Jul 11, 2014
There is nothing more exciting in baseball than the home run â€” the crack of the bat echoing through the stadium, the crowd roaring as the hitter rounds the bases, and the high fives and handshakes in the dugout. There is nothing like watching the best hitters in the world smash baseballs as far as they can. That is why MLBâ€™s annual Home Run Derby exists. For those of us who will never get to experience what itâ€™s like to hit a homer in a major league stadium, there is MLB.com Home Run Derby Presented by Ford for Android.
MLB Advanced Media recently released a massive update to MLB.com Home Run Derby that adds new game modes to the mobile home run contest and features 2014â€™s new home run derby rules. The update also includes the players selected to participate in the 2014 Home Run Derby and Target Field, where All-Star festivities will take place.
For those just jumping into the game with the update, it is exactly what youâ€™d expectâ€”players select an MLB star and try to hit as many bombs as possible. There are two control schemes; one in which players hold down on the screen to move their batterâ€™s contact point and let go to swing, and one in which gamers tap the screen to swing. While the holding option seems to be easier, the tap-to-swing controls donâ€™t currently work. Gamers will find themselves frantically tapping the screen while their hitter watches pitches go by. An update will likely fix this, but controls are broken for now.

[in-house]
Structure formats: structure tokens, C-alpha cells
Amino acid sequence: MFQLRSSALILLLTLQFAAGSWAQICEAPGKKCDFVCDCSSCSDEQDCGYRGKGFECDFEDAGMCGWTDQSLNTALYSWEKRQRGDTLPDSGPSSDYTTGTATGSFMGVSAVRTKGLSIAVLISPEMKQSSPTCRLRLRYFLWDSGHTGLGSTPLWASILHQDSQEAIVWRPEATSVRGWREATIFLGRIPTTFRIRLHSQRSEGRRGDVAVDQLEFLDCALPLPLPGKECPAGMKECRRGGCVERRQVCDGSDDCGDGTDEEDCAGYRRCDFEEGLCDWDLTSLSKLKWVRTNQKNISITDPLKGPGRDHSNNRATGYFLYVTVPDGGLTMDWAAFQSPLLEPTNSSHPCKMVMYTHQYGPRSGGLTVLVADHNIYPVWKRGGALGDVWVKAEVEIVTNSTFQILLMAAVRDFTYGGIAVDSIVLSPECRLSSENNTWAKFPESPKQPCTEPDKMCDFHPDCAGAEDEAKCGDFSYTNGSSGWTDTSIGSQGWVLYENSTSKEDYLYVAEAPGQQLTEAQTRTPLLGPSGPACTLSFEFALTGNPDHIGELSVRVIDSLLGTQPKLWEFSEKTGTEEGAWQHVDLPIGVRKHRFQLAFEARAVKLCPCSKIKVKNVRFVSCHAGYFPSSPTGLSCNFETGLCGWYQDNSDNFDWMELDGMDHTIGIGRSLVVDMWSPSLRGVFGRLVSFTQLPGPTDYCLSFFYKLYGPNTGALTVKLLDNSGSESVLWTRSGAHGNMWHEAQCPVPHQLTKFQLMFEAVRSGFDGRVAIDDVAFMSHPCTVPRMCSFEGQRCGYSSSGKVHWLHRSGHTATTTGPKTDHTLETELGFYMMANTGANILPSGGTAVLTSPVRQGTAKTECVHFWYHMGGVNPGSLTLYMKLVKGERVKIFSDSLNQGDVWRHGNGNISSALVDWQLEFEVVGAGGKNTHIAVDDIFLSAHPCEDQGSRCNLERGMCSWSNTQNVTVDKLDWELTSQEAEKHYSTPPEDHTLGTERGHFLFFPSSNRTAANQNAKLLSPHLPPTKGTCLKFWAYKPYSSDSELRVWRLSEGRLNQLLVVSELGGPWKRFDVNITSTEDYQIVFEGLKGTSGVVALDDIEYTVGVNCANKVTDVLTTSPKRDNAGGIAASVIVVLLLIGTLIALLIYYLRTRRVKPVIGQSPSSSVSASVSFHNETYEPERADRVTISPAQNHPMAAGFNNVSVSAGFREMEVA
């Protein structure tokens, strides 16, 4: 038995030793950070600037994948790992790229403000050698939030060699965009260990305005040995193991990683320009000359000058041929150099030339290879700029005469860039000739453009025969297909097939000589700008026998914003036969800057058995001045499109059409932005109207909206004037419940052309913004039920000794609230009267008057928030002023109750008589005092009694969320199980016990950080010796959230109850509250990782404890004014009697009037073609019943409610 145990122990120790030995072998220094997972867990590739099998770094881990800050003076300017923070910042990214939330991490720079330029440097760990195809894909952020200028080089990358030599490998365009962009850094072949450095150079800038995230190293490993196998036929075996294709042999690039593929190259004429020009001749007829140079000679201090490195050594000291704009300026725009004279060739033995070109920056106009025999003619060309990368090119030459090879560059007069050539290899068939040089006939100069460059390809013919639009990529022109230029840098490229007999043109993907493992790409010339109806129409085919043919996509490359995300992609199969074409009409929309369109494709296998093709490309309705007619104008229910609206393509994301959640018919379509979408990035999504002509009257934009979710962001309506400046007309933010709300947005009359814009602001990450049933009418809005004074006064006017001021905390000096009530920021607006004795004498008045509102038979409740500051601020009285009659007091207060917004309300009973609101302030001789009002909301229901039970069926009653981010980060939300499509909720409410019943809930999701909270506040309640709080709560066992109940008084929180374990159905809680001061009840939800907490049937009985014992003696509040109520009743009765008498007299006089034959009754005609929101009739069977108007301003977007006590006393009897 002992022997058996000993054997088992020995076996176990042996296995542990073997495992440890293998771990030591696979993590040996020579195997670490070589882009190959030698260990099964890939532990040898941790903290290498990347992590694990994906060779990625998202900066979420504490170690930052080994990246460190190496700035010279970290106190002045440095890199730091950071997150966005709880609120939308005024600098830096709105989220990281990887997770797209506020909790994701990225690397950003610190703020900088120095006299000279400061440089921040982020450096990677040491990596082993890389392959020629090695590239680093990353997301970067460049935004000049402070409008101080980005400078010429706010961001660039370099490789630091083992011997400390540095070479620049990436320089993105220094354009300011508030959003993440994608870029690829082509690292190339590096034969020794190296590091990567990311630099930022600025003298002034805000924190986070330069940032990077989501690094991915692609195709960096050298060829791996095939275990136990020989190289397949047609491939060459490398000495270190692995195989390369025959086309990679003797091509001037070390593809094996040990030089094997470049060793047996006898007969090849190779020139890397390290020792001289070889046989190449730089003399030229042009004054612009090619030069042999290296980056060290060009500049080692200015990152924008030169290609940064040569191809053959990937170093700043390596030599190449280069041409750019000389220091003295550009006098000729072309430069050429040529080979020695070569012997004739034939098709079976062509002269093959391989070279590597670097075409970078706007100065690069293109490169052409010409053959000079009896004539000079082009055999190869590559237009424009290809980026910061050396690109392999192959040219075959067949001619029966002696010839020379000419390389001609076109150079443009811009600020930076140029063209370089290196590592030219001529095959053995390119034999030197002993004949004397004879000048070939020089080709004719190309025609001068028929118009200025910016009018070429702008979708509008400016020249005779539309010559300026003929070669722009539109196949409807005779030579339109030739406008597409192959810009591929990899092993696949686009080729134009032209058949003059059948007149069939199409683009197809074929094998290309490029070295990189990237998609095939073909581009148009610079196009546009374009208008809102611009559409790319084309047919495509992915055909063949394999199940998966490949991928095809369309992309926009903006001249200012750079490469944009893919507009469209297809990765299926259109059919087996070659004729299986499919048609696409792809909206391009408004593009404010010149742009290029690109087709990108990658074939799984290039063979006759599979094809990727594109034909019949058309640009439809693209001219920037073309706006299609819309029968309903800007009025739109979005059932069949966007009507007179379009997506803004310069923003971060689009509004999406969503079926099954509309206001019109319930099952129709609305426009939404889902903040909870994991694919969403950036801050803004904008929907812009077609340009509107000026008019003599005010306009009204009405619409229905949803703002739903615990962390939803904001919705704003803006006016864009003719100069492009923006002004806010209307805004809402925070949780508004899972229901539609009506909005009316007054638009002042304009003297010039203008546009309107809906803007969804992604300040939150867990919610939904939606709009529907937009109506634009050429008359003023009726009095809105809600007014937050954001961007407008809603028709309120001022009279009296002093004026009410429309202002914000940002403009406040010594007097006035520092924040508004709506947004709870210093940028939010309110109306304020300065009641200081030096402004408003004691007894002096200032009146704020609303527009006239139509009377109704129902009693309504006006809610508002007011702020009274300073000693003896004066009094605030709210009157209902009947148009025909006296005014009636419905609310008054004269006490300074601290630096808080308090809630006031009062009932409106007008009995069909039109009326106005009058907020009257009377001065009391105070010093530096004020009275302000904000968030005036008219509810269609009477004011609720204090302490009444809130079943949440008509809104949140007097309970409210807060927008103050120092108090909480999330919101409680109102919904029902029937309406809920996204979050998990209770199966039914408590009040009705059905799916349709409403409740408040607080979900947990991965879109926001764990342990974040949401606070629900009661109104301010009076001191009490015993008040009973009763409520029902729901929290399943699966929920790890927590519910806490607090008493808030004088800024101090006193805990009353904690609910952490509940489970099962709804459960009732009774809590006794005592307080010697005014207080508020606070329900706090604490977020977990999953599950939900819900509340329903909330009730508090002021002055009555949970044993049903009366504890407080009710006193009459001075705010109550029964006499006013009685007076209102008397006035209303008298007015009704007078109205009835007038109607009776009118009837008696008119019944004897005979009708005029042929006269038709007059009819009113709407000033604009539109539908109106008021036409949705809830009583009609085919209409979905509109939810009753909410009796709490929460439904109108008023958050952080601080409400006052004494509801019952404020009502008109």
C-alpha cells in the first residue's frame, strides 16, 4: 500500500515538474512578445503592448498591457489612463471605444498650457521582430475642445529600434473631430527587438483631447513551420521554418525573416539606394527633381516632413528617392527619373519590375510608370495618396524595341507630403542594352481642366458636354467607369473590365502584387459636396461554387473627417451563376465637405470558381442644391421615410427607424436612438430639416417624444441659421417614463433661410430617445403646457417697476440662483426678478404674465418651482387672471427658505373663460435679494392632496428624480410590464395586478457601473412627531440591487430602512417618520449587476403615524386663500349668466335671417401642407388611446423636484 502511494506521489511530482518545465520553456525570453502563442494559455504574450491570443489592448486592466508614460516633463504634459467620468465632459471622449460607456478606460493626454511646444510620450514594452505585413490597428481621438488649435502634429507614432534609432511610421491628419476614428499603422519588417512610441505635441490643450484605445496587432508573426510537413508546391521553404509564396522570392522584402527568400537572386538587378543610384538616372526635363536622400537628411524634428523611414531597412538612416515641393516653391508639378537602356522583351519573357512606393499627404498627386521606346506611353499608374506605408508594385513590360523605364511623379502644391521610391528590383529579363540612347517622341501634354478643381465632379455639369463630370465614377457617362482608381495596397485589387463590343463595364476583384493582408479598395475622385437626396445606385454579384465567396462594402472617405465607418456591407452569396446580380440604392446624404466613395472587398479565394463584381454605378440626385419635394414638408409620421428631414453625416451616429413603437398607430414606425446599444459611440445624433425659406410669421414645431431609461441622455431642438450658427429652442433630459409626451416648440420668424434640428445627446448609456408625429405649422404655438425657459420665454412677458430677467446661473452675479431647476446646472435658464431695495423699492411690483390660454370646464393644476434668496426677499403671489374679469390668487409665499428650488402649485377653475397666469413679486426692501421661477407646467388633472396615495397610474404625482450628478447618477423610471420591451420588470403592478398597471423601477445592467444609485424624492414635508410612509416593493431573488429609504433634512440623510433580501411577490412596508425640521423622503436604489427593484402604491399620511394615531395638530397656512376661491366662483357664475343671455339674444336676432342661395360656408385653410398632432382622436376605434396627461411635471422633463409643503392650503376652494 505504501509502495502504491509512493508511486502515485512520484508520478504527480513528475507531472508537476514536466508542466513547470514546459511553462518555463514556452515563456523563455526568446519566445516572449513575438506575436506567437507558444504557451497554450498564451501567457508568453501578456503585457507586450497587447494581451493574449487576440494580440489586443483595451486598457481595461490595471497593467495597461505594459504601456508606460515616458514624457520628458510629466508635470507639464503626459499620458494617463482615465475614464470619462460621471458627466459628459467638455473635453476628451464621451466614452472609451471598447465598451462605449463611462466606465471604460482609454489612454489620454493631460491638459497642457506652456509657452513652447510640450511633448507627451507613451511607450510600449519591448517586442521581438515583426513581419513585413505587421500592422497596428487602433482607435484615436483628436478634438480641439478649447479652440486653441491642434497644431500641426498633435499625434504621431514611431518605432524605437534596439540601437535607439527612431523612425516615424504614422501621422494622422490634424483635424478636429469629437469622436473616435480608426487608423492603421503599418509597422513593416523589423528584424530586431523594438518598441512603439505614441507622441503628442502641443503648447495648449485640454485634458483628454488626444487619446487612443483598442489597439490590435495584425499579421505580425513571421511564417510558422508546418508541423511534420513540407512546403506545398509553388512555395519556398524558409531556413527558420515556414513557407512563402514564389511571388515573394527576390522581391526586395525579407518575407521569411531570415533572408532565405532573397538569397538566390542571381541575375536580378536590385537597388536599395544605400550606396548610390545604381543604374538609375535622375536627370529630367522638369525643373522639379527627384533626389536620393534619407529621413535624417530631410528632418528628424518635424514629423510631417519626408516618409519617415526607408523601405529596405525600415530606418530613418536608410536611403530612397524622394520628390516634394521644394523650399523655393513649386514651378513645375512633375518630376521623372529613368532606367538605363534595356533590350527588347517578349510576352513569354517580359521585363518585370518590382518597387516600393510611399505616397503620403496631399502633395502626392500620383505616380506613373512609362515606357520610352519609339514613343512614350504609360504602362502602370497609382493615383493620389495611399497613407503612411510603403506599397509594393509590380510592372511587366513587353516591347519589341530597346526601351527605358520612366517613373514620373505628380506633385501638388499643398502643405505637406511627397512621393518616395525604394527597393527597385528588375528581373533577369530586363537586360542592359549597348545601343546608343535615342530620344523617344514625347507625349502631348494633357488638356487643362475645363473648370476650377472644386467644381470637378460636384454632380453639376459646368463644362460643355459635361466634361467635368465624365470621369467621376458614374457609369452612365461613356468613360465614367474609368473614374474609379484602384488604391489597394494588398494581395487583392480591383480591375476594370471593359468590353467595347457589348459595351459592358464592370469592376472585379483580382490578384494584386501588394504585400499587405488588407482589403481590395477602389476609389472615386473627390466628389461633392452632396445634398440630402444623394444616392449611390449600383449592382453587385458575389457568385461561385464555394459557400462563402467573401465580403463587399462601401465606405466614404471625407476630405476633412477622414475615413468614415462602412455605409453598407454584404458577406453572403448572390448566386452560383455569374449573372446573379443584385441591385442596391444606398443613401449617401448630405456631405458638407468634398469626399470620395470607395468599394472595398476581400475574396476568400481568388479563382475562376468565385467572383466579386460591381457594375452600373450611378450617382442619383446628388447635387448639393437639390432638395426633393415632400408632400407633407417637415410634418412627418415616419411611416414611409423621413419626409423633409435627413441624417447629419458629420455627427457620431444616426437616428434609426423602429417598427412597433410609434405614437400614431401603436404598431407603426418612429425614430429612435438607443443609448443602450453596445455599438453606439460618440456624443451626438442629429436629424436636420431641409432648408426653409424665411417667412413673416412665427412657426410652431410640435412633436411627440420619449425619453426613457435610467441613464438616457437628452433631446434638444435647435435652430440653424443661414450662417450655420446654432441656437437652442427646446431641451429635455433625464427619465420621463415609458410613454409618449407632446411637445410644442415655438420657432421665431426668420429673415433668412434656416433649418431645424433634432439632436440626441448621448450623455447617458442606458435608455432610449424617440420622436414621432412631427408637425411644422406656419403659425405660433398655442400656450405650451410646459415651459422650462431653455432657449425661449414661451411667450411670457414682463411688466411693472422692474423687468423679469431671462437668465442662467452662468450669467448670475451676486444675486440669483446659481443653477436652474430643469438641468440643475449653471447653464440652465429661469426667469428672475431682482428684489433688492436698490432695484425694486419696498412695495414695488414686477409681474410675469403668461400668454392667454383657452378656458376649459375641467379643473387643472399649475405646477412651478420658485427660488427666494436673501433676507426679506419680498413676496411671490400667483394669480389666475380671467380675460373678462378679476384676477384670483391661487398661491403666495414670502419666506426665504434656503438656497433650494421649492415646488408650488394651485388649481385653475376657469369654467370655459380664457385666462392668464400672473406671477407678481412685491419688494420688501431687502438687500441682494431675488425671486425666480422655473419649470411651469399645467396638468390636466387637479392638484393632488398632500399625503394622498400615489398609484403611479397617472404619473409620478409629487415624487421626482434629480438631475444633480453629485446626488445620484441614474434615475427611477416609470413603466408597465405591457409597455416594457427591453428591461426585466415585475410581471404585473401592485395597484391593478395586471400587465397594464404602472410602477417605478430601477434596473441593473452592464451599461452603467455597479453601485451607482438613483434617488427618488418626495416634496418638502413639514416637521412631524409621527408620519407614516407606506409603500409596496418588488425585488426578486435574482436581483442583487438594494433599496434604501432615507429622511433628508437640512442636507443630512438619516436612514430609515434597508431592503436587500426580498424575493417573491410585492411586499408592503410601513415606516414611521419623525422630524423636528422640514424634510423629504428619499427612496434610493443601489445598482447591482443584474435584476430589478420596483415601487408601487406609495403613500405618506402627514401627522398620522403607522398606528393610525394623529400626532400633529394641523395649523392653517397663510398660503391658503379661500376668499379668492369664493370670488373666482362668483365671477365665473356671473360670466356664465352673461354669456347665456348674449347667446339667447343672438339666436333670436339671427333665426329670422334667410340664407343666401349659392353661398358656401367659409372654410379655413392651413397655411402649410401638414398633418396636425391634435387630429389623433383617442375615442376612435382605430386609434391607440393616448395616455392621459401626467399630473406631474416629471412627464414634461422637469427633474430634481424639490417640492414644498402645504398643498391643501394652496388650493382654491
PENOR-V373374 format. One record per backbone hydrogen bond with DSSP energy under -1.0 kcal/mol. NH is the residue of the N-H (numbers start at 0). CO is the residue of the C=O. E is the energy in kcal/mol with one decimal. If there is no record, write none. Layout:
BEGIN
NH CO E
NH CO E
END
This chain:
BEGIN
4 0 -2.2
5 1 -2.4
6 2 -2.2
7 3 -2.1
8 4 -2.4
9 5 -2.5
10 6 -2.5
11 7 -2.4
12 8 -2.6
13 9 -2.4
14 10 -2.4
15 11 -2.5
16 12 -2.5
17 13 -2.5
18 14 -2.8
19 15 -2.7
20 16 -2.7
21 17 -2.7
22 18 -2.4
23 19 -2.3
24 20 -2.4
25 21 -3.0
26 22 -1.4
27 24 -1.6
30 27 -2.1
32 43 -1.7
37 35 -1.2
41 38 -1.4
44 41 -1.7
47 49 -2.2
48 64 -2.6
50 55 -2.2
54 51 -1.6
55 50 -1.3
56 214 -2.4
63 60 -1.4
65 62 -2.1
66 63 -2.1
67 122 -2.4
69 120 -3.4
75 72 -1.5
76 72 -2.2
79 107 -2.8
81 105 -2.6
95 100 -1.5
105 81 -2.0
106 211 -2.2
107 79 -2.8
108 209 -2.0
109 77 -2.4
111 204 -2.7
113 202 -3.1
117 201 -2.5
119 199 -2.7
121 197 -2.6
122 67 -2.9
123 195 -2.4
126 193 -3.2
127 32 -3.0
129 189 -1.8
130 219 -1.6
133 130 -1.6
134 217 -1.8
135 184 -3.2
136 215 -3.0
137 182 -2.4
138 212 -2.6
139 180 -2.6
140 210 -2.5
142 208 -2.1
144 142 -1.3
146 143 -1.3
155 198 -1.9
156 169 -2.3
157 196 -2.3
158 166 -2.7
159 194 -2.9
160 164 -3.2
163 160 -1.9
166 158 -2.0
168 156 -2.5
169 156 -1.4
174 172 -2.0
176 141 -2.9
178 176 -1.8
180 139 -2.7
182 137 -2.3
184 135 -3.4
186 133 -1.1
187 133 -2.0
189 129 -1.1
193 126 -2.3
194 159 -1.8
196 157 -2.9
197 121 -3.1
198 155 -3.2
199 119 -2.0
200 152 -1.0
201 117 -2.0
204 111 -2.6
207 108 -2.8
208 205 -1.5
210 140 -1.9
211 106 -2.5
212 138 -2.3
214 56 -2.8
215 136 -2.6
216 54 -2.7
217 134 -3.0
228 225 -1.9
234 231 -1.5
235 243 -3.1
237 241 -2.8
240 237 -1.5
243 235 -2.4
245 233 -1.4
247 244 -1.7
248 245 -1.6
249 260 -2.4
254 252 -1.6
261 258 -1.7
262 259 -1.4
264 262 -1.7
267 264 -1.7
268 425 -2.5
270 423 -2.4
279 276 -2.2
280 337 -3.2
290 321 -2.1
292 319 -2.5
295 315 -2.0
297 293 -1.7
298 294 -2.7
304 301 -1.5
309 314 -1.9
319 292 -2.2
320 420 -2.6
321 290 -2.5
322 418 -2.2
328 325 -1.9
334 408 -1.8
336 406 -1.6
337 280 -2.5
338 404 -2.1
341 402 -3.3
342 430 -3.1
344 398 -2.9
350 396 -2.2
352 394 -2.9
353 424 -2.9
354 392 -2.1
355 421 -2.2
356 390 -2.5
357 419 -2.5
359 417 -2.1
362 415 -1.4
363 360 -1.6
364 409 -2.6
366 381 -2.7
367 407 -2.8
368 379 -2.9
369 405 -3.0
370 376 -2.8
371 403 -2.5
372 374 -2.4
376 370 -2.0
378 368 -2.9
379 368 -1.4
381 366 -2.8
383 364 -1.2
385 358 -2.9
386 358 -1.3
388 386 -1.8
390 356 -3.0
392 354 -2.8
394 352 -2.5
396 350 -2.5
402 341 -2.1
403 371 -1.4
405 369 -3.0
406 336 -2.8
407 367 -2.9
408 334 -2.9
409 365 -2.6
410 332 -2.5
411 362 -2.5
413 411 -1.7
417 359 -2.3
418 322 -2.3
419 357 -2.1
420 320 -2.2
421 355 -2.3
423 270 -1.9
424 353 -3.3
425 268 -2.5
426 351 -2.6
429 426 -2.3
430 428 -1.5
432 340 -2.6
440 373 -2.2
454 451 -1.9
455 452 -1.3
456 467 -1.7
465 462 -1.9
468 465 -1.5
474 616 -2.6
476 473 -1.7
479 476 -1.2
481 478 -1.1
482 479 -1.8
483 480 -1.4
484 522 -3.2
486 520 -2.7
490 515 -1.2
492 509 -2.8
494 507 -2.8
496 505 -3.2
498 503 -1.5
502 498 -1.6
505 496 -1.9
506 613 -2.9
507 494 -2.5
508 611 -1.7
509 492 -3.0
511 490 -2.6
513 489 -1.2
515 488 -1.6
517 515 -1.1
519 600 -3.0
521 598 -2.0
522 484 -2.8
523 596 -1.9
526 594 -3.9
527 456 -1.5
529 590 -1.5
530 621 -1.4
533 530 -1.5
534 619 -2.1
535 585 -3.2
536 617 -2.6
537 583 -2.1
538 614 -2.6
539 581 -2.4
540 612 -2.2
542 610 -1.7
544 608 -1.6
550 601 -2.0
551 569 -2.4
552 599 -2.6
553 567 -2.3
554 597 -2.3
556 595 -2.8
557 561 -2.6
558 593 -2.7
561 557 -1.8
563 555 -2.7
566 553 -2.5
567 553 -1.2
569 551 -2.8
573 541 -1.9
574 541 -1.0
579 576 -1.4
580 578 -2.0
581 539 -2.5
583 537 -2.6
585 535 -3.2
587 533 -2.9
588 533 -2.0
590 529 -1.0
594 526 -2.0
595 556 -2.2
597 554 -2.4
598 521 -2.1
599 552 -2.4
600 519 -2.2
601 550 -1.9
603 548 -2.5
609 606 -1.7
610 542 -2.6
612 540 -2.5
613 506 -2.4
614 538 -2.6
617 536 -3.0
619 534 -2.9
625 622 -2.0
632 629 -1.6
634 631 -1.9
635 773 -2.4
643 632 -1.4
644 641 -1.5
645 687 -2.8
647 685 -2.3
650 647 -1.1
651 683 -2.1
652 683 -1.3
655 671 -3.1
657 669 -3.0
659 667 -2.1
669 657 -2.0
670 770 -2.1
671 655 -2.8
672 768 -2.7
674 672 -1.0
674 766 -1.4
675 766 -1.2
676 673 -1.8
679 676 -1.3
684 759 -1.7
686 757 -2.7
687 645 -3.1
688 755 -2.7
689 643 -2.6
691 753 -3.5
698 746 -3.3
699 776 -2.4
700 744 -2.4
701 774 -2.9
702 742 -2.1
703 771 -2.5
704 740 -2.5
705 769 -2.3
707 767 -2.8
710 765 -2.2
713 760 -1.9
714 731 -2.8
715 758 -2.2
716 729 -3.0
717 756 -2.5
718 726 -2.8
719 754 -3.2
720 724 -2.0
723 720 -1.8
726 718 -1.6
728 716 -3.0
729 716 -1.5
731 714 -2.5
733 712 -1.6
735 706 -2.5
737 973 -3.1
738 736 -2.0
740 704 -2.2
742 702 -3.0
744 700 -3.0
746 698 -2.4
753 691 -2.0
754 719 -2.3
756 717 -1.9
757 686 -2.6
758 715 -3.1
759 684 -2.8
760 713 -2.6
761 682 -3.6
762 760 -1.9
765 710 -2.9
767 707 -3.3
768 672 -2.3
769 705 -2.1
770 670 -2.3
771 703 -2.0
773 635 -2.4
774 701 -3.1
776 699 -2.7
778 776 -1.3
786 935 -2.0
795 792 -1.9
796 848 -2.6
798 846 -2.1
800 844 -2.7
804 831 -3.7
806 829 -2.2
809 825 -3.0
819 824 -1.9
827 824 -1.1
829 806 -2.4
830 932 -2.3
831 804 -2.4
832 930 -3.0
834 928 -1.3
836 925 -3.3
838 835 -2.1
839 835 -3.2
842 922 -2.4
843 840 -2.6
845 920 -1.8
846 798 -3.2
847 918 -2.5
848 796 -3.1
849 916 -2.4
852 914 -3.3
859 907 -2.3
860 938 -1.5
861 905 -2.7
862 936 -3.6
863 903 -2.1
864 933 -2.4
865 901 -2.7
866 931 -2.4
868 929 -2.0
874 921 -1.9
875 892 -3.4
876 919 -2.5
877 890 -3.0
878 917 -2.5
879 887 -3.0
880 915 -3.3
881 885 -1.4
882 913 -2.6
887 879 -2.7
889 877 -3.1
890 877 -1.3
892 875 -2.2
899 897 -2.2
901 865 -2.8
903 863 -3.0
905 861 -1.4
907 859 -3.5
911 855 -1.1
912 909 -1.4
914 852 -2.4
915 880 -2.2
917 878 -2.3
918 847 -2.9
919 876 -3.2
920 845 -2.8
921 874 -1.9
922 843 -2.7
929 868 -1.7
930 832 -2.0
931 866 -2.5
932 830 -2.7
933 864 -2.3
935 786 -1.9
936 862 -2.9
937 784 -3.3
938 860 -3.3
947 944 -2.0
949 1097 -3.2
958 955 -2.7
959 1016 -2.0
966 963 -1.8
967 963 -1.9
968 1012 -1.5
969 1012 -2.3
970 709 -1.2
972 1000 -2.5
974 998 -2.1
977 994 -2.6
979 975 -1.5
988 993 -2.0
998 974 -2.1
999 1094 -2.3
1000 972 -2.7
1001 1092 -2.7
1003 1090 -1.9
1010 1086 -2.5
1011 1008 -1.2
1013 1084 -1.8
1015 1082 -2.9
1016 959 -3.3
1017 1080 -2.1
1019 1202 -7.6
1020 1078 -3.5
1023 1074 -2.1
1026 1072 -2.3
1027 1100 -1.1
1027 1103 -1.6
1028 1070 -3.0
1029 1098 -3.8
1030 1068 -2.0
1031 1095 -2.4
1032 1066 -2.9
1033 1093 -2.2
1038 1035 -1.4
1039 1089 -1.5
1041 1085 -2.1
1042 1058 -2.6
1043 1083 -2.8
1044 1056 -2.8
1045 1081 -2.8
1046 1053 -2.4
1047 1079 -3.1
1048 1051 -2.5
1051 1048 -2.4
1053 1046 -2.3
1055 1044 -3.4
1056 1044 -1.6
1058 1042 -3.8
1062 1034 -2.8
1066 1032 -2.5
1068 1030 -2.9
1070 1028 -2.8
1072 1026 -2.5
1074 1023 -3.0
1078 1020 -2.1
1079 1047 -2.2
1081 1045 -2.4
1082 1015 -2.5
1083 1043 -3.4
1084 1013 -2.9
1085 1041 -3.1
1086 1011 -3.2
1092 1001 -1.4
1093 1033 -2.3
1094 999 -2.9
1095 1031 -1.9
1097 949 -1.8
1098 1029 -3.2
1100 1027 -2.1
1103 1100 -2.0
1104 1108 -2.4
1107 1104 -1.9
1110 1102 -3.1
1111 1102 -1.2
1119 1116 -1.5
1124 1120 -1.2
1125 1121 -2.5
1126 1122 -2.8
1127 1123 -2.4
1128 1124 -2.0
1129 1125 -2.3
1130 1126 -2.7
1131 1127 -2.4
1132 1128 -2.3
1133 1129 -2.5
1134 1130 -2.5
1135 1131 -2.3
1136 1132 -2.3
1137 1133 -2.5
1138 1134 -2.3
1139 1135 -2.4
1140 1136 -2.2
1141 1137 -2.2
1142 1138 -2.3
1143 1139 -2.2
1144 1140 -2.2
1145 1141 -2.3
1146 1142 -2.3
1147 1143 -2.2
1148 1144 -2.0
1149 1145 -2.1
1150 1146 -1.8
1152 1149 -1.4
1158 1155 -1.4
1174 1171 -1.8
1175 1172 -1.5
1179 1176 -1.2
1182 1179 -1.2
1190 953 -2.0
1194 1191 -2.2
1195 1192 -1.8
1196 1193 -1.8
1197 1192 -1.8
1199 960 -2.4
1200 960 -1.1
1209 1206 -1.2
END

The game is broken down into three game modes: arcade mode, single player and multiplayer. Arcade mode is the quickest game and easiest way to rack up in-game currency. Single player and multiplayer derby modes offer a more competitive experience, but each will cost players one ticket to enter.
Tickets, MLB Bucks and coins are the gameâ€™s currency. They can be used to unlock new players and stadiums, and upgrade bats and power-ups. An in-game store also sells bundles of currency, which is severely overpriced but almost necessary to acquire some upgrades.
Graphics are surprisingly realistic. Player models are accurate recreations of MLB stars, right down to the batting stances. While players are console quality, crowd models are far from it. However, crowd reactions and in-stadium announcer voices are responsive and entertaining. From the moment the ball hits the bat, the sound adds to the ambiance, creating a great baseball experience.
The downside of Home Run Derbyâ€™s graphical prowess is the loading times players will have to wait before actually jumping into a game. Part of the mobile experience of video games is being able to pick up and play at any time. Long wait times hinder the gameâ€™s portability and make it less accessible for players with less time.
MLB.com Home Run Derbyâ€™s update brings the title from a cheap money grab by MLB to a full-fledged mobile title. With realistic graphics and new game modes, baseball fans will have little to complain about. However, microtransactions hurt the gameâ€™s replay value, and players probably wonâ€™t find themselves playing beyond this yearâ€™s All-Star break.